As such, it’s important to identify which influencers work for your size and who will give you the most bang for your buck. Truth is, even if you could afford an influencer with millions of followers, they’d likely crash your system because you aren’t prepared for it.
Therefore don’t feel bad about going with ‘smaller’ influencers, plus you can absolutely build a long-term relationship with them that will be beneficial to both of you.
#4 Google Ads
Speaking of shelling money out for influencers, Google ads (and ad networks in general) can also be a great way to get people to your website and buying your product.
Ads are one of the oldest methods of attracting people to spend money.
Given its massive reach and ability to target specific demographics, you tend to get a relatively great bang for your buck. Another great thing about Google Ads is that you can set the keywords you want to target, rather than having things predefined for you.
When you do, your ad will not only show up when those keywords are searched on Google but also on websites that run Google Ads. This is great because you can have people directed to you from a “best-buy” list or something similar, which already puts the site visitor in a buying mood.
Also, you’ll be happy to know that Google Ads offers a variety of different price points, so you don’t have to bet the farm. Generally, the options are either a text add, or an image ad with a photo of your product along with its price, similar to e-commerce platforms like Shopify.
We do want to put a disclaimer here though: You’re likely to have to experiment a little bit before hitting on a good formula, so don’t be scared off from trying a few different things. Alternatively, you could hire a freelance expert to do it for you, but that’s best left for when you’ve already made a few sales.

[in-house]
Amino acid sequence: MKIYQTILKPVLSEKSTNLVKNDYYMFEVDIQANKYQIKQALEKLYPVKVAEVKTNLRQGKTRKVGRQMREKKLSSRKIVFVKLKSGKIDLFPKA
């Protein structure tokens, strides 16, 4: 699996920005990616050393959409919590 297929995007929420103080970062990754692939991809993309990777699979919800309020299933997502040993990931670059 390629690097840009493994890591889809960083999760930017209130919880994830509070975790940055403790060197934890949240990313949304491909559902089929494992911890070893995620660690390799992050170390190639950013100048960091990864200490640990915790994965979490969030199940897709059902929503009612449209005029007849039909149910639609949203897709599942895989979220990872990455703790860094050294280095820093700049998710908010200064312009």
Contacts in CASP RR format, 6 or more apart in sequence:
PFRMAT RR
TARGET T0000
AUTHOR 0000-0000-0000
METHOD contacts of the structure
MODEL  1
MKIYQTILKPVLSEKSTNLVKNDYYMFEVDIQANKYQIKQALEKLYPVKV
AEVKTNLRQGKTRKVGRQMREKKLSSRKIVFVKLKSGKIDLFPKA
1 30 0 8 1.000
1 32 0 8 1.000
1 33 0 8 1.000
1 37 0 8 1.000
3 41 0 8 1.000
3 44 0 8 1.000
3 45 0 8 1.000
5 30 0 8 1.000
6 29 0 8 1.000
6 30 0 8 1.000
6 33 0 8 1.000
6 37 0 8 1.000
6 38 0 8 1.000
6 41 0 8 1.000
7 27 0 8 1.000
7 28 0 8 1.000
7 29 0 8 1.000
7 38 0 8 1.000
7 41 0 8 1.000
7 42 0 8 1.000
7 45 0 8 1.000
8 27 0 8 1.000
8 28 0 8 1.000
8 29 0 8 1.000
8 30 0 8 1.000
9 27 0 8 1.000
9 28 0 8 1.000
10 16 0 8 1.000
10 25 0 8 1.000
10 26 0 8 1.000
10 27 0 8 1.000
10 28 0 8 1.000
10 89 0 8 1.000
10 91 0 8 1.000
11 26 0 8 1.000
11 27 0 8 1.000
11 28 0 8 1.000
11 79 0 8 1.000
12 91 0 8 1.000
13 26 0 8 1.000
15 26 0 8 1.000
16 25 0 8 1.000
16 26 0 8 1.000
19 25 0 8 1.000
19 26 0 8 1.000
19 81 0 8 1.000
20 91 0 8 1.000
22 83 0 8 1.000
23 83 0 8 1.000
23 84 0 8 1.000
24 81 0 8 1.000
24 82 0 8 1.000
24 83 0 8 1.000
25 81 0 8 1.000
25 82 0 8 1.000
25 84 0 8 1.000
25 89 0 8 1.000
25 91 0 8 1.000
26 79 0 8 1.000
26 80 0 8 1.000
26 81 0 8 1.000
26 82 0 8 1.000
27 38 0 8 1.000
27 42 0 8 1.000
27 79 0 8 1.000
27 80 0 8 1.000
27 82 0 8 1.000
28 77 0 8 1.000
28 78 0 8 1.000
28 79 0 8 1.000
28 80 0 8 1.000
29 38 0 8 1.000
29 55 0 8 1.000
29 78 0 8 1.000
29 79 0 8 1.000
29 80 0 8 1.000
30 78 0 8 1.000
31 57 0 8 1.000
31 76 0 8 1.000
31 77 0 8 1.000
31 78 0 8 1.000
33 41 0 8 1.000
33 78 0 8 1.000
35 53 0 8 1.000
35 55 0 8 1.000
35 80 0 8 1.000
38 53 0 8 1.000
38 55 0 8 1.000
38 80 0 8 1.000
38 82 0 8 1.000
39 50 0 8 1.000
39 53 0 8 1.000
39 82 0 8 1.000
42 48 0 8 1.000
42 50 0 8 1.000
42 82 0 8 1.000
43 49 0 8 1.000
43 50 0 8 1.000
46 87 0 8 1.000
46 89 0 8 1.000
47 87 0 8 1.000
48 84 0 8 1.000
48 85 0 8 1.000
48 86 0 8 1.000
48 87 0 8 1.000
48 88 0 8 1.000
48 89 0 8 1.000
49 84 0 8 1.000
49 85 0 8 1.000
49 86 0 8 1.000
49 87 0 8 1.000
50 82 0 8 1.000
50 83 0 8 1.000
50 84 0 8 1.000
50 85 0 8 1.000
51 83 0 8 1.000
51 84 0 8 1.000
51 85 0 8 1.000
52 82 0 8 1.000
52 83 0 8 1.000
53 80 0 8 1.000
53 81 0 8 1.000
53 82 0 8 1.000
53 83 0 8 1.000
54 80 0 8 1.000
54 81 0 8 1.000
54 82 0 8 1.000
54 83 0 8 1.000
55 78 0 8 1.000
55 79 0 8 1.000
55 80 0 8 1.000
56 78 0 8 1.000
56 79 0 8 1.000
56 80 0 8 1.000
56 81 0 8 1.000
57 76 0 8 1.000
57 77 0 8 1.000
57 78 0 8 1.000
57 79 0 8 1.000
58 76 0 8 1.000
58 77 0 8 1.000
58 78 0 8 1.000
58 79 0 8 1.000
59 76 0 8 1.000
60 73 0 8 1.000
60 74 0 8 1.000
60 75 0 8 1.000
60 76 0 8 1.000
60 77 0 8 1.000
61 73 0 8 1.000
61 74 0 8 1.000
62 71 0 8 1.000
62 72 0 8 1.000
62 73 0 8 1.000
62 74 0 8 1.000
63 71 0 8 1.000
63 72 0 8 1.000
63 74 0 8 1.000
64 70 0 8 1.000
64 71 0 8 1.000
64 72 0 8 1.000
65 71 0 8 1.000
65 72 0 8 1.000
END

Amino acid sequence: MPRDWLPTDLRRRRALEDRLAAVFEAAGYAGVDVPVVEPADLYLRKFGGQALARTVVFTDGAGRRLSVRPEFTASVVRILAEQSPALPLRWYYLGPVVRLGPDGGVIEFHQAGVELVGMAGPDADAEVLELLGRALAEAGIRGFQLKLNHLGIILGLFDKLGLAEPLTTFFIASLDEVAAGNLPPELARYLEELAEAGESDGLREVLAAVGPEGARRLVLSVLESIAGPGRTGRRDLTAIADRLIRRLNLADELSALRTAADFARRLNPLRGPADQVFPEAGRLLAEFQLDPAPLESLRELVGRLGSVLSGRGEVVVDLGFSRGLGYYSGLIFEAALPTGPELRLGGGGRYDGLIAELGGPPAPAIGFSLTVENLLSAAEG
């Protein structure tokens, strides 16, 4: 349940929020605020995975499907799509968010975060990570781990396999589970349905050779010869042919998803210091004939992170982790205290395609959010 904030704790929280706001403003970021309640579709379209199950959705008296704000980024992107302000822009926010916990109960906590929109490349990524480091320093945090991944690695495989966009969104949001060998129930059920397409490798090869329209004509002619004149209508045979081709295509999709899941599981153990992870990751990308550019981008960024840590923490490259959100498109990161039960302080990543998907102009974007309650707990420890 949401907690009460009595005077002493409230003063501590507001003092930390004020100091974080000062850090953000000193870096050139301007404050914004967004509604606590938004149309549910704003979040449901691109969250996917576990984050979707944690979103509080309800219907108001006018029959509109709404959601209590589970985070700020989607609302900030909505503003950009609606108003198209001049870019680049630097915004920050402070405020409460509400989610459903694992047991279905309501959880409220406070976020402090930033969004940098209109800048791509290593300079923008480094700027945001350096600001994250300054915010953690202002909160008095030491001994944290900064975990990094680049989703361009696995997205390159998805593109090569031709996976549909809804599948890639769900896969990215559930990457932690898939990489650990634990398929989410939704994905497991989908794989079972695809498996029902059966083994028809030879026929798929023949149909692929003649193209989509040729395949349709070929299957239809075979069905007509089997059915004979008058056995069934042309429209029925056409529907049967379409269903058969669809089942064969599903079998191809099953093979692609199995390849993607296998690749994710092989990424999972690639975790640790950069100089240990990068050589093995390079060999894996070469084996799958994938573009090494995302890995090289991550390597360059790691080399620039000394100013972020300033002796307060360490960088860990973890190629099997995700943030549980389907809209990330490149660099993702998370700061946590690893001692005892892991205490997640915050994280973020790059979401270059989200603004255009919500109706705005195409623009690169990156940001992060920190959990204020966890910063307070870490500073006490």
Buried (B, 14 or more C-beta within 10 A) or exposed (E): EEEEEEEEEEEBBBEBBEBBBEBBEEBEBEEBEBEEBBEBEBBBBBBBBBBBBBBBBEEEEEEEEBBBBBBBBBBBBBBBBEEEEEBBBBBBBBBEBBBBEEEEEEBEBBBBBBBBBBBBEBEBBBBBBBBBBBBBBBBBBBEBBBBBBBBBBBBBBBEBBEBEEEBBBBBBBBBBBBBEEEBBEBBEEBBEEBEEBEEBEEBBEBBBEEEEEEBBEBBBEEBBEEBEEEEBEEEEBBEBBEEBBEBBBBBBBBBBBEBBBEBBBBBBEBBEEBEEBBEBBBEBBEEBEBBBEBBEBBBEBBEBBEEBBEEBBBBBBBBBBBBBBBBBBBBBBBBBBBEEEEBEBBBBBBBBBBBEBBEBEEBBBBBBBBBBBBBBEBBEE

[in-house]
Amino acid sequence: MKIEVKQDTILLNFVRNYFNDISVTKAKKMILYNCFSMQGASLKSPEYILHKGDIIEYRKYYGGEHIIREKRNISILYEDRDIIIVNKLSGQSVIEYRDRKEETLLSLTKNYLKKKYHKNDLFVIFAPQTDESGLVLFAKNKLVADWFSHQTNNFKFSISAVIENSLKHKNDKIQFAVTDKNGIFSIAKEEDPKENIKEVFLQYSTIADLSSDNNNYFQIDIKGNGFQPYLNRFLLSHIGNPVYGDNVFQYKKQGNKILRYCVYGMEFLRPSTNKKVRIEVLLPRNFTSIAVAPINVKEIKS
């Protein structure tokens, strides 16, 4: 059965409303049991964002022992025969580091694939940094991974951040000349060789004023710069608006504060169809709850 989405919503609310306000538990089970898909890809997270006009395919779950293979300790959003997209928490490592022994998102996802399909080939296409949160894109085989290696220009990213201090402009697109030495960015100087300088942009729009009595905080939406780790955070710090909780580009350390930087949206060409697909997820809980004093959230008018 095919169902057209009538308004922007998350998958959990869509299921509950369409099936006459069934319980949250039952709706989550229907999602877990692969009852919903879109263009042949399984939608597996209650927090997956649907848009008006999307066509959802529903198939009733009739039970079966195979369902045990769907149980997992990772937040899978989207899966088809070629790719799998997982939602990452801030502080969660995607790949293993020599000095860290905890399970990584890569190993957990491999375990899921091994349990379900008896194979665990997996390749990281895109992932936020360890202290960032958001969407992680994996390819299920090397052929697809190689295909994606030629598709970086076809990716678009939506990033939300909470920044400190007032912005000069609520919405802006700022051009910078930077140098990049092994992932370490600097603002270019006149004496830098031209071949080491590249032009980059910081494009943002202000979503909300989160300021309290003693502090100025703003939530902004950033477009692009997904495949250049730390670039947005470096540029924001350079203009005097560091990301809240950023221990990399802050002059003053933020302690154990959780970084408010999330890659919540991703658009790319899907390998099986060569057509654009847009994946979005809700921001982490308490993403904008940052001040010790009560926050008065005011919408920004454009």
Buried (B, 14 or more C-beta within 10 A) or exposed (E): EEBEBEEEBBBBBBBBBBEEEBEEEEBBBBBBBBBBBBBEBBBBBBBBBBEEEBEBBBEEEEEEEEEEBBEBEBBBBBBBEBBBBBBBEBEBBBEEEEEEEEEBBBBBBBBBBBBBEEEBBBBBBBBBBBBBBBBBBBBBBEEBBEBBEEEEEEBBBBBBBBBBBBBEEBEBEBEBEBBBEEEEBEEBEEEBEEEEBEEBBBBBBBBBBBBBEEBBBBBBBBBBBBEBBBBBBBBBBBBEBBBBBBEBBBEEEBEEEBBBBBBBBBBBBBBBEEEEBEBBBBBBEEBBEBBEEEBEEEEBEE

#5 Website and Media Analytics
While not a direct way of making money, website and social media analytics are foundational for getting all the above points right.
For example, you might find that your content tends to attract women under 30, in which case you might want to target any new content or even your product to that demographic.
Similarly, you might find that you’re having more click-throughs from Instagram rather than Twitter. It doesn’t mean you should abandon twitter but it does tell you where your priorities will lie.
So how do you get these metrics? Well, use Google Analytics. They’re free and easy to install on pretty much any website without issues.
The Bottom Line
If your start getting nice profit from your online business, you might want to step up your game, we have the perfect article for those interested in expanding their eCommerce store. We’d also mention that you should always keep a backup of at least your posts or even your whole blog. Generally, we think cloud storage tends to be the best, but you can do physical storage in a pinch or until you can get something better.
Nothing worse than losing all your posts and analytics after spending so much time and money on them.